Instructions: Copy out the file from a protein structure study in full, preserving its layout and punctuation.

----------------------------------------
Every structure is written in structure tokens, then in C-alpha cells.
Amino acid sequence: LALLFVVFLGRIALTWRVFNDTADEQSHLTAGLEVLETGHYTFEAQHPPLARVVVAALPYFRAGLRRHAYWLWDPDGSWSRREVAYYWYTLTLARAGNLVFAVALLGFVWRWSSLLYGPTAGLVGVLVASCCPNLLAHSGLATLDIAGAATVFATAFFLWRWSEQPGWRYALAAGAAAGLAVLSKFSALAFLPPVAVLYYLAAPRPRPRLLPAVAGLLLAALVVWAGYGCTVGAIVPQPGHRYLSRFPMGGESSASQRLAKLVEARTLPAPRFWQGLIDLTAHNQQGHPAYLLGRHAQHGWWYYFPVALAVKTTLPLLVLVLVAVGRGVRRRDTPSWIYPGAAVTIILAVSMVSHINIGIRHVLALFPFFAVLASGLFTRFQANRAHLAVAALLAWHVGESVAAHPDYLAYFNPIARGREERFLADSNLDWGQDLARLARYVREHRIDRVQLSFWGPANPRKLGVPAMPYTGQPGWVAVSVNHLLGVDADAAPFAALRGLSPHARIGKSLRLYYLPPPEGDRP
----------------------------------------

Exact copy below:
Every structure is written in structure tokens, then in C-alpha cells.
Amino acid sequence: LALLFVVFLGRIALTWRVFNDTADEQSHLTAGLEVLETGHYTFEAQHPPLARVVVAALPYFRAGLRRHAYWLWDPDGSWSRREVAYYWYTLTLARAGNLVFAVALLGFVWRWSSLLYGPTAGLVGVLVASCCPNLLAHSGLATLDIAGAATVFATAFFLWRWSEQPGWRYALAAGAAAGLAVLSKFSALAFLPPVAVLYYLAAPRPRPRLLPAVAGLLLAALVVWAGYGCTVGAIVPQPGHRYLSRFPMGGESSASQRLAKLVEARTLPAPRFWQGLIDLTAHNQQGHPAYLLGRHAQHGWWYYFPVALAVKTTLPLLVLVLVAVGRGVRRRDTPSWIYPGAAVTIILAVSMVSHINIGIRHVLALFPFFAVLASGLFTRFQANRAHLAVAALLAWHVGESVAAHPDYLAYFNPIARGREERFLADSNLDWGQDLARLARYVREHRIDRVQLSFWGPANPRKLGVPAMPYTGQPGWVAVSVNHLLGVDADAAPFAALRGLSPHARIGKSLRLYYLPPPEGDRP